Houston Symphony cellist Jim Denton loves to ride his Harley-Davidson. Violinist Kiju Joh is a foodie and loves the mountains of Colorado. Principal bassoonist Rian Craypo loves to bargain hunt and scavenge thrift stores for her knitting, felting and sewing projects. Timpanist Ronald Holdman happily waves at passersby while driving his antique 1952 Chevrolet Styleline DeLuxe two-door around the neighborhood. Trumpeter Anthony Prisk dreams of car racing and trombonist Phillip Freeman is a closeted architect.
Houston Symphony folks are interesting, and getting to know them adds another layer to our personal relationship with and connection to the music.
We all have a melody that makes us blurt out, “They're playing my song!” Perhaps it carries a personal meaning or message, evokes a déjà-vous, been-there-done-that feeling or maybe, if we're lucky, it gets us movin’ and groovin’.
We all have those formative moments where music deepens our emotional context of an experience. Like your favorite movie, it lacks intensity without the soundtrack.
For most musicians, a single experience signals the beginning of their artistic journey.
“I remember being in youth orchestra in high school rehearsing Tchaikovsky’s Symphony No. 5,” Adam Dinitz, an English horn player with the Houston Symphony, explains. “When I heard the gorgeous French horn melody in the second movement, I realized that playing in an orchestra is what I wanted to do for the rest of my life. Whenever I hear that piece, I take a moment to realize how lucky I am that I've been able to do what I love.”
Sometimes, the musical connection is so strong that it makes you relive a special occasion, a dance or a moment in time.
Do you remember what you were listening to the moment you fell in love? How about the lullaby your mother or father sung to you as you fell asleep as a child? Can you recite the lyrics to the song that consoled you after your first catastrophic break-up?
“If my heart is feeling a little achy-breaky, I usually revert to romantic oldies, especially Diana Ross and The Supremes,” Joh says. “Their songs perfectly sum up the simplicity and complexity of love. When I am feeling optimistic or romantic, I listen to 'Someday We'll Be Together.' And my most sassy self would listen to 'You Keep Me Hangin' On.'"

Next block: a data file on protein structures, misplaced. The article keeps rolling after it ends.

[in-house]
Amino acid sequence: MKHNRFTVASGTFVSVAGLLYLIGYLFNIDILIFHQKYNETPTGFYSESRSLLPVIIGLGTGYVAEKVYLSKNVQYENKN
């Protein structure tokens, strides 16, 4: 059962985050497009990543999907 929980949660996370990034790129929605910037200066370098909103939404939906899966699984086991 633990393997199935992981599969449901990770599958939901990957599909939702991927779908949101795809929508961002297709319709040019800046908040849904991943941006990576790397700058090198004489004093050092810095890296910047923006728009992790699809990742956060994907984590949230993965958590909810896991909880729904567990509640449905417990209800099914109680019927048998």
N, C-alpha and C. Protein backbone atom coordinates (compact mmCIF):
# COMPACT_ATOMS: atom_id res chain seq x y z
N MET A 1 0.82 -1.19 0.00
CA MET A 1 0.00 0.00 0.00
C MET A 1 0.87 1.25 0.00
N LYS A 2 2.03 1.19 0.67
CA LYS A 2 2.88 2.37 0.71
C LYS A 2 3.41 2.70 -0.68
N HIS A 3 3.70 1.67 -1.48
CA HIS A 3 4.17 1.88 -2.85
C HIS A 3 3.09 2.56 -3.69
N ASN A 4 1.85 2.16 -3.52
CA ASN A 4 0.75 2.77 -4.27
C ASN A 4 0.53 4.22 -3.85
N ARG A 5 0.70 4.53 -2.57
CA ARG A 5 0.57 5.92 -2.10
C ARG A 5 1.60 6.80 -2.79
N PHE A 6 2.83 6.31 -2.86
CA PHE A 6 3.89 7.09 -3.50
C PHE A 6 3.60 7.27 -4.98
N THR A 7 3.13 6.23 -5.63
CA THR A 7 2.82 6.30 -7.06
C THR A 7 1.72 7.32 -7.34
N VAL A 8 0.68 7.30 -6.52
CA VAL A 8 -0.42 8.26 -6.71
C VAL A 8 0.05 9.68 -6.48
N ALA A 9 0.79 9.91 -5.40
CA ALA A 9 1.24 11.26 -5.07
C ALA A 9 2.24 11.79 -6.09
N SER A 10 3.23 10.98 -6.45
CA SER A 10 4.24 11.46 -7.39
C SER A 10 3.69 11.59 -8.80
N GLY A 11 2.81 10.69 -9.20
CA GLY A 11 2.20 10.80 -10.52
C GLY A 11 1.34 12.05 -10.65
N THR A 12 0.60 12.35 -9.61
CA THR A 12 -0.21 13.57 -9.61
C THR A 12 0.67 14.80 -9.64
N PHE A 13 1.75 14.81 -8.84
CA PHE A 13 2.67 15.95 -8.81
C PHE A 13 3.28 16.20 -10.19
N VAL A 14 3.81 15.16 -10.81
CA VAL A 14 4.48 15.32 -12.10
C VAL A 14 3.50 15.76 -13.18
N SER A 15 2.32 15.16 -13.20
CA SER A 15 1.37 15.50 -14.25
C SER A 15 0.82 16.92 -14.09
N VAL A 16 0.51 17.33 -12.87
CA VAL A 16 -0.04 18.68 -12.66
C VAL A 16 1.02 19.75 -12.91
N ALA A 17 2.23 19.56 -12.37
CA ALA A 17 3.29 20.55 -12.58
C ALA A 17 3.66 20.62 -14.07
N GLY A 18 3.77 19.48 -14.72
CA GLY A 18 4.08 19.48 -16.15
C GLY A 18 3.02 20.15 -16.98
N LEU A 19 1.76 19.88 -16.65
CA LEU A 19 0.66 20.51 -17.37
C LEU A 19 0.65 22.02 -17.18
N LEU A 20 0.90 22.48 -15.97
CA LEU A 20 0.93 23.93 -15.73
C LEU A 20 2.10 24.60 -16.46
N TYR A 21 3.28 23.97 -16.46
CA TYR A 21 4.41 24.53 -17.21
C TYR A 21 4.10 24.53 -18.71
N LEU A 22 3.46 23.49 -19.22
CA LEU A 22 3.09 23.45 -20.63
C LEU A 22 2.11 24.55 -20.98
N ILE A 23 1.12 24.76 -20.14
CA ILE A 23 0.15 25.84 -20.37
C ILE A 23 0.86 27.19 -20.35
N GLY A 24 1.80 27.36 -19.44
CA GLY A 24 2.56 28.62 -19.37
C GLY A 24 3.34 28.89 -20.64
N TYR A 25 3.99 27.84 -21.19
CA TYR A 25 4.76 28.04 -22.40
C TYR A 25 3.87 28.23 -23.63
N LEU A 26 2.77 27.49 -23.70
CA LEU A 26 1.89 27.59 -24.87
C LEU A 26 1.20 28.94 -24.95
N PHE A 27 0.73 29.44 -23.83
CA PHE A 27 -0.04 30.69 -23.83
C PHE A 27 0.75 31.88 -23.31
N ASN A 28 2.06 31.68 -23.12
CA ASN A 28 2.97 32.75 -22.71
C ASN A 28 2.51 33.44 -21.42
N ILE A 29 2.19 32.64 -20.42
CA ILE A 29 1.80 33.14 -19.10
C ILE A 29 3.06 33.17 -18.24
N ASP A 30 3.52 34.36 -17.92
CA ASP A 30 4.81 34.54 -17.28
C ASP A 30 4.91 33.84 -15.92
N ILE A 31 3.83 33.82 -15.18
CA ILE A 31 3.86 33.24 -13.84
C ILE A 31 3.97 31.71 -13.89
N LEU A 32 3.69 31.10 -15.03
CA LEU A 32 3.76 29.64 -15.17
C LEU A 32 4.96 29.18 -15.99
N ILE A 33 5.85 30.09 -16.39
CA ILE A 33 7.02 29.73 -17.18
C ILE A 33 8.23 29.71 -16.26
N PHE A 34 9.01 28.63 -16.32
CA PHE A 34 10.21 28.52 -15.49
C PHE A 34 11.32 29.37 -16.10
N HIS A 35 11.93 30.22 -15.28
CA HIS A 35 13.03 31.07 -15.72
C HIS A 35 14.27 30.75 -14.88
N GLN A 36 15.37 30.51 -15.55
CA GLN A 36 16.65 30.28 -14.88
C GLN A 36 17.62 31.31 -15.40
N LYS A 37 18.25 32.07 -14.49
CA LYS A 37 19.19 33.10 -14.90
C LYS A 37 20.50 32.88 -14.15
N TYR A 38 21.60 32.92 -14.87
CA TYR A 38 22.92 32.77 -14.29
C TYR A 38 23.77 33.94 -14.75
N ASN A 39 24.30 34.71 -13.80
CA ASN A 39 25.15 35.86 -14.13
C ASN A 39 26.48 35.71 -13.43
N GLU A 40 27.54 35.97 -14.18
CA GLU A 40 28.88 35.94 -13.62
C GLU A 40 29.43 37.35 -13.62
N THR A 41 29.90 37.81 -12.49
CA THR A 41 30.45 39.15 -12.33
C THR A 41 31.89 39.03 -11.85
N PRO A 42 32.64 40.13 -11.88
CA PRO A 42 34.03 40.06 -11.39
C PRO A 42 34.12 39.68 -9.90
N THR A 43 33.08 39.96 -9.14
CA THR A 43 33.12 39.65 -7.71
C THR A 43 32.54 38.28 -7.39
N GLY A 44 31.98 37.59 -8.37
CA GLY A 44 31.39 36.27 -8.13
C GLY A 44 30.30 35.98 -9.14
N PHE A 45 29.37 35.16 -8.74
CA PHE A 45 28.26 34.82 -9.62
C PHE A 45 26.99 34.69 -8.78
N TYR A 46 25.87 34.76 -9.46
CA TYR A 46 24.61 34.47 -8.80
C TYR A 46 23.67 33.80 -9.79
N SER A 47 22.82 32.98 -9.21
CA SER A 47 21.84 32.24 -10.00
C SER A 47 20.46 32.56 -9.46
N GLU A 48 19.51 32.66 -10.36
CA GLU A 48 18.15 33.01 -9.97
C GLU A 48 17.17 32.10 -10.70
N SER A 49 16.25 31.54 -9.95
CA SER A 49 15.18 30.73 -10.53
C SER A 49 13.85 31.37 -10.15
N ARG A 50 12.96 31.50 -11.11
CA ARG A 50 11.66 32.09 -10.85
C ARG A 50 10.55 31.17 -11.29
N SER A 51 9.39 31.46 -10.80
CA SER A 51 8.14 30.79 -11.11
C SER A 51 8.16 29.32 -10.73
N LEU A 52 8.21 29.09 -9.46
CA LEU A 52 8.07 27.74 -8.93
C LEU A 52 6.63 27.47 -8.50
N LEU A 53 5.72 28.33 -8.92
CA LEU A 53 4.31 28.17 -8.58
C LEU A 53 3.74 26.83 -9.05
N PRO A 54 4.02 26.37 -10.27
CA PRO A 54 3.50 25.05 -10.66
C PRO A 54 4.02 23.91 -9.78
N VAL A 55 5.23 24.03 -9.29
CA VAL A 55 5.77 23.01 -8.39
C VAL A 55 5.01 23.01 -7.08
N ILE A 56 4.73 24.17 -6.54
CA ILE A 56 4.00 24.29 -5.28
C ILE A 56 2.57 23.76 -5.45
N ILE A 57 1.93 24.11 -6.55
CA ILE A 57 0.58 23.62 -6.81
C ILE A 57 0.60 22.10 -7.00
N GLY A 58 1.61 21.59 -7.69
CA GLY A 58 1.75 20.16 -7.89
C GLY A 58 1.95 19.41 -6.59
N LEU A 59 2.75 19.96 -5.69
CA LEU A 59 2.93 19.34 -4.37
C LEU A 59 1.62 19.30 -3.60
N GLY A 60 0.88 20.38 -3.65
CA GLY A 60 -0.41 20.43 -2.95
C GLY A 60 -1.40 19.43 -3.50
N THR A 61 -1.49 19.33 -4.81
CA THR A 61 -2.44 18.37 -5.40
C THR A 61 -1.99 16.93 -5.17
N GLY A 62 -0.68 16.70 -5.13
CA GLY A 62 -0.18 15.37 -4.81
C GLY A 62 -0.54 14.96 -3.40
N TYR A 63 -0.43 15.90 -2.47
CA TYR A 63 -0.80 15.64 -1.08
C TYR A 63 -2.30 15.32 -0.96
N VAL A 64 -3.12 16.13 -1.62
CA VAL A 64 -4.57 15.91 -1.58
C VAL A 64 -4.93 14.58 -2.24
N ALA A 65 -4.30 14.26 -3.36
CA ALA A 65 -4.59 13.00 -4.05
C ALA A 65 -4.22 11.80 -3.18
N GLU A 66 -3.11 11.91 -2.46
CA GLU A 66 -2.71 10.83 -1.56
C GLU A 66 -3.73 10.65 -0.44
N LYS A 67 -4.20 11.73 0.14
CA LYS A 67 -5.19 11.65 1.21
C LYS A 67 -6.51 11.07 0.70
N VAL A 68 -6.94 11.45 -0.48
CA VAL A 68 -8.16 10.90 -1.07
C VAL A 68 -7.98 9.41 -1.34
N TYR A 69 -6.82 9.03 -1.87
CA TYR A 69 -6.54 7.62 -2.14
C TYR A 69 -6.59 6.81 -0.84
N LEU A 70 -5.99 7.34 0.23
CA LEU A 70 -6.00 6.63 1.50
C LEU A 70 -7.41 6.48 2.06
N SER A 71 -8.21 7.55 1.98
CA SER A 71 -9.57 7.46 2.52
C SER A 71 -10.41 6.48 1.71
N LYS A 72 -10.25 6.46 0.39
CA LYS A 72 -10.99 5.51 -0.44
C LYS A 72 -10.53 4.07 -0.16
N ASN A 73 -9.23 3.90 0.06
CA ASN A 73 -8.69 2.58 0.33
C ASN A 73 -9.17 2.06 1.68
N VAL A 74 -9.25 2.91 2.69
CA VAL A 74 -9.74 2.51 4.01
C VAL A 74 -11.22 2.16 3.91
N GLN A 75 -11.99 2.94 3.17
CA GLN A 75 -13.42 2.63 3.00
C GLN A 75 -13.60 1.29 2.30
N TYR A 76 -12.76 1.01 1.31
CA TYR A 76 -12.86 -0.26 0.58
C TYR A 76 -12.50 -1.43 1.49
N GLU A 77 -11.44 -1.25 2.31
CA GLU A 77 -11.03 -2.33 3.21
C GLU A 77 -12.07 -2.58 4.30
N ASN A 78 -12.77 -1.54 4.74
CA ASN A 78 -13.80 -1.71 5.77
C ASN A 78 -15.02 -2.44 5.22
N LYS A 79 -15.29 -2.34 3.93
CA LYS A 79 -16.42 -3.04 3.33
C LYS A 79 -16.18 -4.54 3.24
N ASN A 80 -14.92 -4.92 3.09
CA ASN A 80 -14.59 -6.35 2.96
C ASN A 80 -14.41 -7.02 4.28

Your connection might even extend beyond the tune itself and onto the person behind its creation. Like grandma’s cookies that no one, regardless of their culinary experience, can replicate to perfection, each artist interprets the same composition differently.
Not everyone’s Brahms Violin Concerto is the same. Not every conductor shapes Beethoven’s symphonies with similar artistic intent. The interpretation of Mozart’s works can escalate a civil conversation into a heated and passionate debate.
Emmanuel Ax might as well be playing a completely different instrument than Andre Watts or Kirill Gerstein. It may be exactly the same physical piano, but your ear convinces you otherwise, as you tune in to each artist's interpretative nuances.
Ax has robust hands, conductor Jimmy Gaffigan has a petite stature and principal flutist Aralee Dorough has an endless supply of air, courtesy of her imaginary third lung — check out her solo in Ravel's Daphnis and Chloe Suite No. 2 for proof.
Beyond these physical differences, the artists bring their life experiences — the good, the bad and the ugly — into their music making.
But how can you know what life experiences each artist brings to his or her instrument? You wouldn’t just rush the stage and begin a conversation with them, would you? What if it was ok to do just that?
For its 2011-2012 season, the Houston Symphony’s new ACCESS concert series, hosted by NPR Morning Edition feature correspondent Miles Hoffman, makes it possible.
Check them out: ACCESS allows, well, access to the musicians themselves. Get to know them at a pre-concert mixer and ask your most daring and probing questions. And for the under-40 crowd, Young Professionals Backstage (YPB) gets you a backstage pass to the coolest places.
So be social. Classical musicians don’t bite.
Adam Dinitz, Houston Symphony's English horn player, gives you a sneak peek at his solo in Ravel's Rhapsodie Espagnole.